The CANopen protocol sits on top of the low-level CAN bus protocol. Due to the way CAN bus packets are tagged with a message ID, but not specifically routed from or to a specific device (i.e. node), and due to the maximum packet payload size of 8 bytes, you really need something like CANopen to make it usable. For reference, here’s a 2-node CAN bus setup:
The interesting bit about CANopen, is that it’s all about data acquisition and process control (that’s what you do when you put this stuff in a car, after all). And what intrigues me about that, is the similarity with monitoring and controlling stuff around the house.
I’ve been reading myself silly lately, to wrap my head around all the CANopen terminology and to try and distill the essence of… ehm, CANopen, life, and a few other things :)
But instead of just describing CANopen as it is, and pouring lots of its concepts and new terminology on you, let me try to describe this from an outsider’s perspective:
CANopen works in terms of accessing and saving objects. It’s not necessarily 100% centralised, but that’s how it often gets used: a central CANopen node to control, inquire, and manage a bunch of CANopen slave nodes, all on the same CAN bus.
There are a lot of conventions w.r.t. these objects, because the goal of CANopen is to allow devices from different manufacturers to inter-operate (that’s probably why it’s called “open”). So there’s a standard way to find out which devices are present and what their basic capabilties are, to enable/disable each one of them, to configure their communication settings, to start and stop data acquisition streams – all with lots of room for manufacturer- and device-specific details to be managed as well.
The central concept here is the “Object Dictionary” in each device, which is indexed by a 16-bit number, plus a numeric 8-bit subindex for entries which are more structured. Objects can be 1..4 bytes, in which case they can be exchanged in one packet, or larger, in which case CANopen takes care of all the packing and unpacking.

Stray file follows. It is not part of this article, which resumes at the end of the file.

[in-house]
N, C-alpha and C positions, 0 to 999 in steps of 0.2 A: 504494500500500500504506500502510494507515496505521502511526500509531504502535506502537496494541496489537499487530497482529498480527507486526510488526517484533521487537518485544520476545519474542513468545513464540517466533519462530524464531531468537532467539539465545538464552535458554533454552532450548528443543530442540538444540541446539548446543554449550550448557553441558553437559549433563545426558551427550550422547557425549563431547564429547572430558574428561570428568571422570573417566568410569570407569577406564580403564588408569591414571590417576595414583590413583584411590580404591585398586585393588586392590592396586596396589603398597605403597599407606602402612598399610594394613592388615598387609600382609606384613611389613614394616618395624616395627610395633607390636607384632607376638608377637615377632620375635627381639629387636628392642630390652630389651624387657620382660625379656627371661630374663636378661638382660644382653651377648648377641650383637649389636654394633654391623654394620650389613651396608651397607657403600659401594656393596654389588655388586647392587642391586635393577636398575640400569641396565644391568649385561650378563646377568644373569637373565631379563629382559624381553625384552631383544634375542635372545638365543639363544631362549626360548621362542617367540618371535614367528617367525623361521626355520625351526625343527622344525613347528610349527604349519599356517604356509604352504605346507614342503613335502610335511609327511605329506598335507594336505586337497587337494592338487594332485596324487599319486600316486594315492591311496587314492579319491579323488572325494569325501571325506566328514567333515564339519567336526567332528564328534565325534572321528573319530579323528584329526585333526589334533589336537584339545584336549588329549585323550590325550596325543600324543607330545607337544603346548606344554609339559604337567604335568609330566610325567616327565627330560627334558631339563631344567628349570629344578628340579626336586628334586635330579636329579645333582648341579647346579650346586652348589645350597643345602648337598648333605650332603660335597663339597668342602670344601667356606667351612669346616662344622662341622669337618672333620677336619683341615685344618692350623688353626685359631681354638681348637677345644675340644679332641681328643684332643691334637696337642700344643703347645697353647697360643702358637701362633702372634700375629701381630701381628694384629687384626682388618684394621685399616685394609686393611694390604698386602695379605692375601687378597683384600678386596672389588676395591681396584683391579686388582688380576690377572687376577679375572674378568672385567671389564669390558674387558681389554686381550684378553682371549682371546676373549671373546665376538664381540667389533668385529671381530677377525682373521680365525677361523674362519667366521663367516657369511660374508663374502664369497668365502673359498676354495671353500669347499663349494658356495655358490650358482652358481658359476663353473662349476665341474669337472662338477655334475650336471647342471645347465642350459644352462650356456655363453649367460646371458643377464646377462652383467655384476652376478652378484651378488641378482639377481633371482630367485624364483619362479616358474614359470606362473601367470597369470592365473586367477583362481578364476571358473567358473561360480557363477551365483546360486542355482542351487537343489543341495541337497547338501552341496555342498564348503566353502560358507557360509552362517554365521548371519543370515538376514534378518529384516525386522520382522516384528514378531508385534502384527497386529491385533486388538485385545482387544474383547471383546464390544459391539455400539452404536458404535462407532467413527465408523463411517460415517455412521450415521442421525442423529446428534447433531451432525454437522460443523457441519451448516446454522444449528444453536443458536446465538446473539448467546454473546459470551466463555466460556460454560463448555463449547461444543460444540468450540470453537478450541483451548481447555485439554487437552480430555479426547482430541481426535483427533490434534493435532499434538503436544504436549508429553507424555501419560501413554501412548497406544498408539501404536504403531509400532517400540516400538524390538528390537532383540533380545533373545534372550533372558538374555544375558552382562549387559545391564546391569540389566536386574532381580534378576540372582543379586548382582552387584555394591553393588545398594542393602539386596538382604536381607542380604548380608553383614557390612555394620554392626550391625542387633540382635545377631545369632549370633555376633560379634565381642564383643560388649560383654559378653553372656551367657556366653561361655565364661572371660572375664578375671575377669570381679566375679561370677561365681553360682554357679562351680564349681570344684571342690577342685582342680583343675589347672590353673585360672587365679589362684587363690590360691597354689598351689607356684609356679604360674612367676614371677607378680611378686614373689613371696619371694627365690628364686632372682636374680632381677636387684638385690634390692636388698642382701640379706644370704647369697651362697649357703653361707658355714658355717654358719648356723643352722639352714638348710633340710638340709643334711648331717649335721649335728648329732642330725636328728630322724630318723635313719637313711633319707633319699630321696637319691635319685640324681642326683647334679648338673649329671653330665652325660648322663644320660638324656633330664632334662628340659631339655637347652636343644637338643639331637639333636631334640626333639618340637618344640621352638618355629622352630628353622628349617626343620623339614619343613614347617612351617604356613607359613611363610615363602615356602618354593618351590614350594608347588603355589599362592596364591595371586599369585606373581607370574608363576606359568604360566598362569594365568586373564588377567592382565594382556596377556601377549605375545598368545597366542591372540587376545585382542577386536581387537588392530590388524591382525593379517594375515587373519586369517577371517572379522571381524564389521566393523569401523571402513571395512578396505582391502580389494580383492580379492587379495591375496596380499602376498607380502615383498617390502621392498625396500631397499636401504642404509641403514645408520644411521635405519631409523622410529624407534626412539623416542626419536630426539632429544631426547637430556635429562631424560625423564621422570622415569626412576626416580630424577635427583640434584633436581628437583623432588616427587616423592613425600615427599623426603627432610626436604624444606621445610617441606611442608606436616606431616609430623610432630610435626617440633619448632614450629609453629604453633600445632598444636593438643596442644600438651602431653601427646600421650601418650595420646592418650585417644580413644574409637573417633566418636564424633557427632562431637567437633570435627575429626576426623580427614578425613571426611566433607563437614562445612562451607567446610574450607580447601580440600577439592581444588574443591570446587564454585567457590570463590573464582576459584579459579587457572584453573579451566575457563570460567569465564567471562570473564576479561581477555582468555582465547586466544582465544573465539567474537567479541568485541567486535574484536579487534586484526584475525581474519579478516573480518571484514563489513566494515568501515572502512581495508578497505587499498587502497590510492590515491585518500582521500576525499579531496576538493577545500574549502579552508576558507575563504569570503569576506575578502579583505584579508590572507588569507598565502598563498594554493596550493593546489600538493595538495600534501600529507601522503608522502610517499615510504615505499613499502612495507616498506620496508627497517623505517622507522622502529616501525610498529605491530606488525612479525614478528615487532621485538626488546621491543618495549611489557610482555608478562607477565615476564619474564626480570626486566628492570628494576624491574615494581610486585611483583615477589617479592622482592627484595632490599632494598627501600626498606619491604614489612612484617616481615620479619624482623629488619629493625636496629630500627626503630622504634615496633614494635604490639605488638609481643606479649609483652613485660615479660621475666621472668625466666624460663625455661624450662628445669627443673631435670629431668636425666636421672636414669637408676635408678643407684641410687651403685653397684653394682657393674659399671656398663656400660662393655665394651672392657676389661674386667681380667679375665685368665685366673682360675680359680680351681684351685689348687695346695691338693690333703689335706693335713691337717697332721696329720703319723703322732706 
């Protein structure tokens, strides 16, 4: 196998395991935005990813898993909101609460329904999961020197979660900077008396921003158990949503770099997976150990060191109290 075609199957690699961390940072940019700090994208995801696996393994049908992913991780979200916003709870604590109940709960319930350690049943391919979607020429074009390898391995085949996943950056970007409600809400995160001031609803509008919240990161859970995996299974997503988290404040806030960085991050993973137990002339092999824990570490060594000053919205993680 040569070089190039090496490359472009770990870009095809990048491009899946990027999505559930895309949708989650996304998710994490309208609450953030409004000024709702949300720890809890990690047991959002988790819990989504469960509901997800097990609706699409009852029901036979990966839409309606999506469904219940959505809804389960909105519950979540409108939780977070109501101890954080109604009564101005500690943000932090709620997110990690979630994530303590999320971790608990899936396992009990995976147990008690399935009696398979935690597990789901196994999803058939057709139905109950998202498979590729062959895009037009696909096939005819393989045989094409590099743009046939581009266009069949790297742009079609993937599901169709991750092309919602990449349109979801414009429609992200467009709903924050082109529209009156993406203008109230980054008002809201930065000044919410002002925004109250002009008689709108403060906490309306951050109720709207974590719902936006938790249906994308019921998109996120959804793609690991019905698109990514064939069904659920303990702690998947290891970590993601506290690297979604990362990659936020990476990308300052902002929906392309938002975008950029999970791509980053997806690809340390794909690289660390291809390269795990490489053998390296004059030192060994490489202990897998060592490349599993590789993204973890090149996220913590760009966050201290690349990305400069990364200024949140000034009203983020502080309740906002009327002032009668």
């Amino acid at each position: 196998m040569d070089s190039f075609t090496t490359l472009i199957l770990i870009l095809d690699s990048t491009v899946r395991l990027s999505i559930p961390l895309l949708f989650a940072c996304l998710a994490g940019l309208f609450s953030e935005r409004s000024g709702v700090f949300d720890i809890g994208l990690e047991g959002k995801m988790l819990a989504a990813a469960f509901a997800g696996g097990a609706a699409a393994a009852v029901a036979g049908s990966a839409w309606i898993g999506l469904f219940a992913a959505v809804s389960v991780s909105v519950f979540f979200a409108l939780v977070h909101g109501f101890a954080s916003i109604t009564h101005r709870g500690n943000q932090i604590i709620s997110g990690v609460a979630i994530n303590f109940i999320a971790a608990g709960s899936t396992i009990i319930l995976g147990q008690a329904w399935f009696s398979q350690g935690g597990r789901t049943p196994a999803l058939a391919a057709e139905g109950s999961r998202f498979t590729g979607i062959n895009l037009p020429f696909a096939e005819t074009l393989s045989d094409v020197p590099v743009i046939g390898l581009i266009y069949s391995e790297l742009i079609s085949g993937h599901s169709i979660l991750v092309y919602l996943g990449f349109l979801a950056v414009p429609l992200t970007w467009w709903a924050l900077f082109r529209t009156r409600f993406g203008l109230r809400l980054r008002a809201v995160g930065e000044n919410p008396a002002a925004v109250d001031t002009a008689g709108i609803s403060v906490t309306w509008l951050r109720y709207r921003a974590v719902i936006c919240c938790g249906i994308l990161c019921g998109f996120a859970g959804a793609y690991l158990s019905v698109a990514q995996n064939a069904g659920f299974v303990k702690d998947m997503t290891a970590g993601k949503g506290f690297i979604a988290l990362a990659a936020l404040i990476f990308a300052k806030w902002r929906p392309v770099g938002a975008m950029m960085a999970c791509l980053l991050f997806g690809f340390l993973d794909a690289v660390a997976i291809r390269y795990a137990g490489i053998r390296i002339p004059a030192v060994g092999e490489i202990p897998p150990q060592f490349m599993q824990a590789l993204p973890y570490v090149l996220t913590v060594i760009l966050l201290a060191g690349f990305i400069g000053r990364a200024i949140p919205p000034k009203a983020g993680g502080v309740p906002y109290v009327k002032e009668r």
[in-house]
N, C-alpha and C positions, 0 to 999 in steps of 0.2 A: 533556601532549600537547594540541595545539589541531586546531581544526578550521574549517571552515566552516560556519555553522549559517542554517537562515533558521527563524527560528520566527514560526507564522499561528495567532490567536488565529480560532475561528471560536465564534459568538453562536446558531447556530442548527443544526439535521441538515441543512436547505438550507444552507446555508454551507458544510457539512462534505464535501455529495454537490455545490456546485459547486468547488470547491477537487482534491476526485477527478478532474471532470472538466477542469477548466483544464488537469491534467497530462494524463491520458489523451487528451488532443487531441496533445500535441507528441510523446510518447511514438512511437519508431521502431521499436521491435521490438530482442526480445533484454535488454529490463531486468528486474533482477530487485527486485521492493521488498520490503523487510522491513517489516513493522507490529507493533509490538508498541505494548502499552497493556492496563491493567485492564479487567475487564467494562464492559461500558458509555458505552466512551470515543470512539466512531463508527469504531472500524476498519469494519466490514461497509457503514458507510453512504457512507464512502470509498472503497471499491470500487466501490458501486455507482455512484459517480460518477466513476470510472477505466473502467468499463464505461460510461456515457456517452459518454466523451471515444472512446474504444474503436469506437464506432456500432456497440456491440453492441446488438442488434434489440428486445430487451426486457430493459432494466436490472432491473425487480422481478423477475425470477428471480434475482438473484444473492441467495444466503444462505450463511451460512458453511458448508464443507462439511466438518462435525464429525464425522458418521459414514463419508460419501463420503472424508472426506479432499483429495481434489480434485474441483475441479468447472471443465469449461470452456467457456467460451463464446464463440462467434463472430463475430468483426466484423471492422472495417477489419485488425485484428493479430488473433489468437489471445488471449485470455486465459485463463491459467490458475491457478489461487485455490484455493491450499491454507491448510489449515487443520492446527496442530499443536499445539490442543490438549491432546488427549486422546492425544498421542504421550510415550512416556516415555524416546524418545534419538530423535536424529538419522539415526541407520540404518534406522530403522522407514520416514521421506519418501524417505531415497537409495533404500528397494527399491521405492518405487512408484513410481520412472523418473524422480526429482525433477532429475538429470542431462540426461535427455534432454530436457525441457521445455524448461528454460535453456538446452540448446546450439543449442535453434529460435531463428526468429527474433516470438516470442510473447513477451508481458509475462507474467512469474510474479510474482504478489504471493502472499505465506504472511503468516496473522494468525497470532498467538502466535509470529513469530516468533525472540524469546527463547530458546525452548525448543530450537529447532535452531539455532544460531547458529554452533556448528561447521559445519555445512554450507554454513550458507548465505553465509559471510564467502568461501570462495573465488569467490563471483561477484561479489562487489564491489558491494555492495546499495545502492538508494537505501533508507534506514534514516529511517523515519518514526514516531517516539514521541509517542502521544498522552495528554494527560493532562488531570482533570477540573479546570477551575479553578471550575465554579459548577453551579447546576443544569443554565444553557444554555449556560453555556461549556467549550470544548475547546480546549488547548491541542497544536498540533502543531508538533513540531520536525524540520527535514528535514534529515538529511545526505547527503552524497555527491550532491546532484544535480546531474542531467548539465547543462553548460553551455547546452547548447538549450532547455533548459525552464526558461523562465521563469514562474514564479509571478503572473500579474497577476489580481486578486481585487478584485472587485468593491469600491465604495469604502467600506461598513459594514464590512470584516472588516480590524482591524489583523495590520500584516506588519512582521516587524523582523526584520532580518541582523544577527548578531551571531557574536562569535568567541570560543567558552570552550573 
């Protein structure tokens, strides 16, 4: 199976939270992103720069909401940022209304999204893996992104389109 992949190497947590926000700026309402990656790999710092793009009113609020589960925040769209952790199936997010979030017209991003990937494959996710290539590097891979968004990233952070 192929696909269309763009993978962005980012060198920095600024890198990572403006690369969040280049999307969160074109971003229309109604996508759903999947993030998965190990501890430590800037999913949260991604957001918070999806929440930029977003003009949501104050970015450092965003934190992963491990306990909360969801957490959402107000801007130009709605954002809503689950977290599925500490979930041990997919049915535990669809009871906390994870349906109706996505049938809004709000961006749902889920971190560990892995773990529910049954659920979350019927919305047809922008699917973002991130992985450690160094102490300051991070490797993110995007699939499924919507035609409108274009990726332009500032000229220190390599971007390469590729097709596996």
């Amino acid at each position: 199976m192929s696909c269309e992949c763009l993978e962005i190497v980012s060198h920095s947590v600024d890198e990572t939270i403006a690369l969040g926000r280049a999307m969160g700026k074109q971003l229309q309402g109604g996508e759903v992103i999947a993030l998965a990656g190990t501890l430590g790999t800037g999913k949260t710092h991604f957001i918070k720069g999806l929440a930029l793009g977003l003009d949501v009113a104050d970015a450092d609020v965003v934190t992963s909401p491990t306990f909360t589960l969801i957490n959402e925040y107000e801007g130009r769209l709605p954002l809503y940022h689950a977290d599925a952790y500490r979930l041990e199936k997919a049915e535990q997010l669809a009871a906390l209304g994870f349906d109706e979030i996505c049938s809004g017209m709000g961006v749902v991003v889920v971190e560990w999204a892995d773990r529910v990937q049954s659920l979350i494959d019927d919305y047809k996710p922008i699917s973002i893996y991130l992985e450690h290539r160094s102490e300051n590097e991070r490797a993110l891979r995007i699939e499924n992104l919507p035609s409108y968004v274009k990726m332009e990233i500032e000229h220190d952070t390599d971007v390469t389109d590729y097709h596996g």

There is a simple yet effective heartbeat mechanism, so that each device (and of course also the master) can figure out which devices are currently present, which are active, and – with timeouts – which devices seem to have dropped out for some reason.
Each device announces itself when powering up, so auto-discovery is possible, even for devices which the master has never seen before – although it’ll be more effective when the master has a detailed description of each type of device, so that it can optimally manage and control it.
There are mechanisms for urgent error reporting, dropping out gracefully, and throttling to avoid bus congestion.
Everything is prioritised (the CAN bus does that), with top priority (msg ID 000) given to essential (but infrequent) master messages, such as starting and stopping device activity on the bus. Note that, due to the top priority, these will always get through.
Next in priority is a time synchronisation message, which can be used to make all device clocks “sing in sync”. With a 1 Mbit/s bus rate, these sync messages will never have more than about 150 µs jitter (and there’s a clever optional scheme to increase the time resolution in all slaves to 1 µs).
There is much more which I can’t all describe in this post, but the one design idea I’d like to highlight is the distinction between managing a large set of objects (via SDO’s, i.e. Service Data Objects) and maximally efficient data streams (via PDO’s, i.e. Process Data Objects). Where PDO’s can be set up to be sent across in a regular time-synchronised manner or in a more ad-hoc / event-based / asynchronous fashion.
I really like this distinction: there is a large heterogenous mix of data objects, which can be accessed and changed via individual SDO requests, and there are streams of PDO data which don’t waste time and bandwidth on describing themselves – just the raw bytes. The heterogenous data objects can fully describe those streams, their exact byte (even bit) structure, the conditions under which data gets sent, their frequency, and their priority.
Lots of interesting connections with the way the RF12 driver sends packets, the announcer packet idea, and the way HouseMon distinguishes between incoming data and the meta-data inside each driver describing these incoming packets.